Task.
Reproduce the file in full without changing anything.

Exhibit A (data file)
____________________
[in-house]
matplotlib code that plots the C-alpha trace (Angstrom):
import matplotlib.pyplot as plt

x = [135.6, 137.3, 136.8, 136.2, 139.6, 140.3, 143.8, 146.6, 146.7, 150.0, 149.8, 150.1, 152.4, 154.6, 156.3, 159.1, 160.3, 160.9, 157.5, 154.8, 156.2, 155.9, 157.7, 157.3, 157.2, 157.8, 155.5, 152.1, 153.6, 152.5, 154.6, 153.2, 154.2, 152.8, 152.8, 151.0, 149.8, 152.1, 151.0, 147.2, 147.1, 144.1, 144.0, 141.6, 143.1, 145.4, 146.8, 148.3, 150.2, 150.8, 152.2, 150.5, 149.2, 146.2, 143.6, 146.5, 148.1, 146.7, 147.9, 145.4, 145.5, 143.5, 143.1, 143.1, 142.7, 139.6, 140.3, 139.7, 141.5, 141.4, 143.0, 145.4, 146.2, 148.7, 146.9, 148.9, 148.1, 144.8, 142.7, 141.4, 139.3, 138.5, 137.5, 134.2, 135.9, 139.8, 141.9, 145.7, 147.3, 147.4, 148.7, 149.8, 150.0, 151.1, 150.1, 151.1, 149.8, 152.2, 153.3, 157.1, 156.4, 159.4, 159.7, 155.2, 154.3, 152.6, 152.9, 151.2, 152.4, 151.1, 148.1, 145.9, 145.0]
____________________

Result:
[in-house]
matplotlib code that plots the C-alpha trace (Angstrom):
import matplotlib.pyplot as plt

x = [135.6, 137.3, 136.8, 136.2, 139.6, 140.3, 143.8, 146.6, 146.7, 150.0, 149.8, 150.1, 152.4, 154.6, 156.3, 159.1, 160.3, 160.9, 157.5, 154.8, 156.2, 155.9, 157.7, 157.3, 157.2, 157.8, 155.5, 152.1, 153.6, 152.5, 154.6, 153.2, 154.2, 152.8, 152.8, 151.0, 149.8, 152.1, 151.0, 147.2, 147.1, 144.1, 144.0, 141.6, 143.1, 145.4, 146.8, 148.3, 150.2, 150.8, 152.2, 150.5, 149.2, 146.2, 143.6, 146.5, 148.1, 146.7, 147.9, 145.4, 145.5, 143.5, 143.1, 143.1, 142.7, 139.6, 140.3, 139.7, 141.5, 141.4, 143.0, 145.4, 146.2, 148.7, 146.9, 148.9, 148.1, 144.8, 142.7, 141.4, 139.3, 138.5, 137.5, 134.2, 135.9, 139.8, 141.9, 145.7, 147.3, 147.4, 148.7, 149.8, 150.0, 151.1, 150.1, 151.1, 149.8, 152.2, 153.3, 157.1, 156.4, 159.4, 159.7, 155.2, 154.3, 152.6, 152.9, 151.2, 152.4, 151.1, 148.1, 145.9, 145.0]